How, if at all, do you use vinegar when cooking? Do you ever use it in place of actual wine for instance?
I'm a vinegar scaredy cat looking to be both educated and enthused if possible.
While looking to answer this same question I came upon this information.
Vinegar Cooks use vinegar to make pickles, deglaze pans, marinate meats, and add tang to vinaigrettes, sauces, and even desserts. Vinegars are made by adding a bacteria called Acetobacter aceti to diluted wine, ale, or fermented fruits or grains. This creates acetic acid, which gives the liquid a sour flavor. Unopened, most vinegars will last for about two years in a cool, dark pantry. Once opened, vinegar should be used within three to six months.
here is a little more that i found that might be useful
To make basic vinaigrette salad dressing use 1 part white distilled vinegar to 4 parts oil.
Make creamy vinaigrette by adding some plain or whipped cream to a mixture of 1 part white distilled vinegar to 3 parts oil.
Tenderize meat with white distilled vinegar. Use it in marinades or when slow cooking any tough, inexpensive cuts of meat.
When poaching eggs, add a little white distilled vinegar to the water. The whites stay better formed.
For extra tenderness with boiling ribs or stew meat add a tablespoon of white distilled vinegar.
To add a zesty new taste to fresh fruits such as pears, cantaloupe, honeydew, or others, add a splash of rice or balsamic vinegar. Serve immediately to prevent the fruit from becoming mushy.
Freshen wilted vegetables by soaking them in cold water containing a spoonful or two of white distilled vinegar.
When boiling or steaming cauliflower, beets or other vegetables, add a teaspoon or two of white distilled vinegar to the water to help them keep their color. This will also improve their taste, and reduce gassy elements. This also works when cooking beans and bean dishes.
Make pasta less sticky and reduce some of its starch. Add just a dash of white distilled vinegar to the water as it cooks.
Give some extra zest to your white sauce by adding 1/2 teaspoon of white distilled vinegar.
Try cider or malt white distilled vinegar instead of ketchup with french fries—that’s how the British like to eat them. Either one is also great on fish or any fried or broiled meat.
Remove kitchen odors that come from burnt pots or when cooking certain foods by boiling a small amount of water with 1/4 cup white distilled vinegar so that the steam circulates throughout the room.
Make onion odors disappear from your hands by rubbing with white distilled vinegar.
Add moistness and taste to any chocolate cake—homemade or from a box—with a spoonful of white distilled vinegar.
To keep frosting from sugaring add a drop of white distilled vinegar. It will also help keep white frosting white and shiny.
Make perfect, fluffy meringue by adding a teaspoon of white distilled vinegar for every 3 to 4 egg whites used.
Perk up any can of soup or sauce with a teaspoon of red or white wine vinegar.
Eliminate the greasy taste in food cooked in a deep fryer by adding a dash of white distilled vinegar.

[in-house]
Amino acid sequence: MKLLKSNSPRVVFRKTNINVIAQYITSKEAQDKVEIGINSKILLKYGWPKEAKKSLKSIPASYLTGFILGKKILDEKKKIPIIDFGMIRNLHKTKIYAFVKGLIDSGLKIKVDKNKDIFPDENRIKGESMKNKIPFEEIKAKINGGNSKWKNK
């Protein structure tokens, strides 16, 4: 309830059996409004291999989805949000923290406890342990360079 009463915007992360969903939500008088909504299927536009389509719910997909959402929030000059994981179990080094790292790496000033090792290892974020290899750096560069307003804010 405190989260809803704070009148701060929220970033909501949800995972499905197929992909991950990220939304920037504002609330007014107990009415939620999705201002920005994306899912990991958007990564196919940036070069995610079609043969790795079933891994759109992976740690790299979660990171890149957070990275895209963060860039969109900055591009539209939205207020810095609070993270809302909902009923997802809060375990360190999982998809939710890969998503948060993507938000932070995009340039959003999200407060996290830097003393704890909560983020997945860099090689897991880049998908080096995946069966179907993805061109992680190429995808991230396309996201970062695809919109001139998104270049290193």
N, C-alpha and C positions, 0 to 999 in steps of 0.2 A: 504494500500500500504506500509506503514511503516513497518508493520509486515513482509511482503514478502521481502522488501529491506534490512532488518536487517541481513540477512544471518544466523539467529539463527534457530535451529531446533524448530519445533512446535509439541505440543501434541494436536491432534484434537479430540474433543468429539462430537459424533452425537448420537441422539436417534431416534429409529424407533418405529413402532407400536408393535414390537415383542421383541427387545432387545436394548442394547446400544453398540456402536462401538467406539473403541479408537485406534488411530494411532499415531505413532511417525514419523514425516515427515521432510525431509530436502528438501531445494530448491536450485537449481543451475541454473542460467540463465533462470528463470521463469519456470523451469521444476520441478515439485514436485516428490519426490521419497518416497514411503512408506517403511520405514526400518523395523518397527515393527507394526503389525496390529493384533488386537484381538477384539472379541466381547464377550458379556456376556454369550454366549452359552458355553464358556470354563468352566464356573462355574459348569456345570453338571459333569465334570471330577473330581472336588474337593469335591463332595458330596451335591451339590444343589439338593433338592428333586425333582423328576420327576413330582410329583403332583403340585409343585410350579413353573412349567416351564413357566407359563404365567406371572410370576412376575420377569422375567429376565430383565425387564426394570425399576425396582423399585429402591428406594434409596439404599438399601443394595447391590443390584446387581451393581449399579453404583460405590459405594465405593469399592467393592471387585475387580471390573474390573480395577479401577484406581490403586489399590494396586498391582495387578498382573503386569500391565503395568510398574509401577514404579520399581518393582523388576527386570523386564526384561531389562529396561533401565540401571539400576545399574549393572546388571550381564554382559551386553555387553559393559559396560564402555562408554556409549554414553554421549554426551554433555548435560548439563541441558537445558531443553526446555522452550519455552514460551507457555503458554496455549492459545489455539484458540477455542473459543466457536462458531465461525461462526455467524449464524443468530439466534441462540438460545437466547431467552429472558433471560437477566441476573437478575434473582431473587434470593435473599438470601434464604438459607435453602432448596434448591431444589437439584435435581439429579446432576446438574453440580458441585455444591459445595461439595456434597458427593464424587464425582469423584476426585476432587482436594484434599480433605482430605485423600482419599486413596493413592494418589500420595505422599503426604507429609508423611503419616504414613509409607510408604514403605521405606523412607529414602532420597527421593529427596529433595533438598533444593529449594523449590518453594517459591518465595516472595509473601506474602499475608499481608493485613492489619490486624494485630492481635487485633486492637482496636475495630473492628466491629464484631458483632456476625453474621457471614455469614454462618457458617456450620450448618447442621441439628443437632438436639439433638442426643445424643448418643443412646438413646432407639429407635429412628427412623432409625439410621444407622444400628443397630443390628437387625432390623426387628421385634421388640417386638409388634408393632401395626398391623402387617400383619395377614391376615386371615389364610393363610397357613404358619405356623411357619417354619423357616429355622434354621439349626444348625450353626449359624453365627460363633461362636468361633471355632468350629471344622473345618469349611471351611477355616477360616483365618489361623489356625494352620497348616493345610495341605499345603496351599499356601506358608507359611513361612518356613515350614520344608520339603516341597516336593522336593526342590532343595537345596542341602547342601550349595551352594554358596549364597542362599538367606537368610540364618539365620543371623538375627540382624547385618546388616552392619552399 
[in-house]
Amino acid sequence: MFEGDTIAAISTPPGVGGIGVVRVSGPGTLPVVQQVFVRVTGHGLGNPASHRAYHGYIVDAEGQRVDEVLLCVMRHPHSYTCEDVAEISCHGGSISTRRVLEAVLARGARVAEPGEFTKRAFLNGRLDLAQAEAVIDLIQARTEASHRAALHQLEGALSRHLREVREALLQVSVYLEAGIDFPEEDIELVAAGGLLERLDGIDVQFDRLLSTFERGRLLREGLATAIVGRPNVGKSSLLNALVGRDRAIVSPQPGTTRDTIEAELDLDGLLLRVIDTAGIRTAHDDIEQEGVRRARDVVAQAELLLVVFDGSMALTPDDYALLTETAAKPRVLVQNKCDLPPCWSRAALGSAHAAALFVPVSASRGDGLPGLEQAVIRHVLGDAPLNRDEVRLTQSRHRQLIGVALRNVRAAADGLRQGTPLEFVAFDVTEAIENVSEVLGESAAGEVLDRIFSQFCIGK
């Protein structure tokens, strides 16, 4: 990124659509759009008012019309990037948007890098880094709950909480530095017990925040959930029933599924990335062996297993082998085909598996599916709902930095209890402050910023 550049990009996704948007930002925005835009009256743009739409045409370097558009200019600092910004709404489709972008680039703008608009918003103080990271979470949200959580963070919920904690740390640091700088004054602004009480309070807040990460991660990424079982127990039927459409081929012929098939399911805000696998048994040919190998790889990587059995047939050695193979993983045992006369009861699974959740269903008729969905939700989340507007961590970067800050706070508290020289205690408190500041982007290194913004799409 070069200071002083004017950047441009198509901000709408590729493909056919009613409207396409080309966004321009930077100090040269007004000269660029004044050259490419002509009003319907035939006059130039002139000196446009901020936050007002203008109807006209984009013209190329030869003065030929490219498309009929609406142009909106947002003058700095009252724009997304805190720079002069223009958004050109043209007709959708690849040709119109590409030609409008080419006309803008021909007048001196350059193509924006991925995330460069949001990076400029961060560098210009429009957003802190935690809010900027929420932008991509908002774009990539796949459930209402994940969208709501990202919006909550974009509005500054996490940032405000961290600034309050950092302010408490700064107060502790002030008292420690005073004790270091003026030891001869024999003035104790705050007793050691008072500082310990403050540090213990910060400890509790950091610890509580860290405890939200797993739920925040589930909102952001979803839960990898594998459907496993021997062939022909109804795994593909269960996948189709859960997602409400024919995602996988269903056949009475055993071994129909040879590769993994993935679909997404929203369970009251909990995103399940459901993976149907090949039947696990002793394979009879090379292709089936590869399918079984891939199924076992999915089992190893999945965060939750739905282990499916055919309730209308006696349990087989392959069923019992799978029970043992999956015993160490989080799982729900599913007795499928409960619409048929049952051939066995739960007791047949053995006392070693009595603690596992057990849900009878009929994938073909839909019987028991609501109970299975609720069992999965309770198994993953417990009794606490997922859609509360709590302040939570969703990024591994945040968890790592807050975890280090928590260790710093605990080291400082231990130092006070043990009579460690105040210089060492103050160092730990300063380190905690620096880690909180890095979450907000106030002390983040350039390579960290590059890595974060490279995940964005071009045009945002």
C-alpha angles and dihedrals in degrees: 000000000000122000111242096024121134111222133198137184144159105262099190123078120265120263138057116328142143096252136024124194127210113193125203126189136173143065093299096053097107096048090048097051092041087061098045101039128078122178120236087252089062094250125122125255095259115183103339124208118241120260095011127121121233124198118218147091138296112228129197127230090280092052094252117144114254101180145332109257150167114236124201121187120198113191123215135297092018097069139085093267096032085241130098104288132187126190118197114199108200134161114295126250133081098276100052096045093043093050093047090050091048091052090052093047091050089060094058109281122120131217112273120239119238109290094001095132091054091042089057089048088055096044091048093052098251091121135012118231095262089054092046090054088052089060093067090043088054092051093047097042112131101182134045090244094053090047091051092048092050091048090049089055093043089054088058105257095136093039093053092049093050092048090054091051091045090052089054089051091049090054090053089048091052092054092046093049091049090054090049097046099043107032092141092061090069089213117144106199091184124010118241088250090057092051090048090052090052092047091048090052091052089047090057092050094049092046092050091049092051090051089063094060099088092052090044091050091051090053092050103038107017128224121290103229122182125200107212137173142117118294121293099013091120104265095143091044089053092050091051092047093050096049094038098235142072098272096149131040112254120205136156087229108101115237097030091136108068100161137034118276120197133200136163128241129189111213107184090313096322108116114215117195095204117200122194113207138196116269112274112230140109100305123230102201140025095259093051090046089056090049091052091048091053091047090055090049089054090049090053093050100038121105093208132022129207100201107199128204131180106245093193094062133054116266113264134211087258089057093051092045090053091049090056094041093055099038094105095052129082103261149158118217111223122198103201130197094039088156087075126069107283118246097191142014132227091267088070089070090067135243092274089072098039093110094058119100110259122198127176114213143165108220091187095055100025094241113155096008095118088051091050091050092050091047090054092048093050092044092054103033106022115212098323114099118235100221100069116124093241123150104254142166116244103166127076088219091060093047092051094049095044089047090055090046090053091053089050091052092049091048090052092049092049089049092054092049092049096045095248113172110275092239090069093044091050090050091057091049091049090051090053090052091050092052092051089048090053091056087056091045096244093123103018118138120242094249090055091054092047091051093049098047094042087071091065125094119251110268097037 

If you’ve added too much salt to a recipe, add a spoonful of white distilled vinegar and sugar to try correcting the taste.
Keep molded gelatin desserts and salads from sagging or melting in the summer heat by adding a teaspoon of white distilled vinegar for each box of gelatin used.
When making tuna salad add a dash of any herb-flavored white distilled vinegar.
Turn out great rice by adding a teaspoon of white distilled vinegar to the boiling water.
To make the perfect picnic potato salad dressing combine 1 cup mayonnaise, 3 tablespoons white distilled vinegar, 1 tablespoon sugar, and 1/2 teaspoon salt.
Olives or pimentos covered with white distilled vinegar can be kept almost indefinitely if refrigerated.
To keep eggs from cracking when boiling add a tablespoon or two of white distilled vinegar to water.
Hope this information might help
I have noticed that using white wine vinegar with alfredo, or creamy sauces adds a bit of kick if you add just a little bit during reduction, but otherwise I use it instead of salt on Fish, and sometimes poultry(if the recipe uses basil or other ingredients that might give the dish a "fresh" flavor"), but my favorite purpose for white wine vinegar is PICKLING!!! Add some cloves, peppercorns, and a bay leaf to a ziplock bag and add your desired fish in bite size pieces, and then add enough white wine vinegar to cover everything, and let it sit in the fridge for 24 hours.
I still have am having a hard time making up sauces that can utilize white wine vinegar though. It is a tough ingredient.
Sauce aigre-douce, sauce grand veneur, sauce lyonnaise, sauce poivrade, sauce ravigote are just some classics that come to mind.
Vinegars are a must in a kitchen. Flavor your own white vinegars! Just a few drops in hot or cold sauces make such a difference.
Here's my tarragon vinegar, elderflower vinegar, rose petal vinegar and purple basil vinegar. All made by macerating tarragon or flowers in white vinegar. Not in the picture but also incredible is vinegar made with lovage (strong celery taste).
No mayo or beurre blanc without tarragon vinegar. Elderflower and rose vinegar are stunning in couscous and different exotic dressings. Lovage in tomato sauces or meaty sauces like bolognaise etc. etc.
Make some flavored vinegar in small bottles, put a label on them and use the bottles as a gift to other foodies.
You can leave branches with leaves in the vinegar, flowers need to be removed after a maceration time of 1-2 weeks. By then they will have flavored and colored the vinegar.
Tarragon and lovage vinegar keeps forever with the stalks still in and the vinegar will get better after many years. When starting to use the bottles, remove the stalks first or they will go mushy when the bottle is halfway.
Picture above; Elderflower vinegar in the making.
Some excellent ChefTalk resources from the archives (use the search).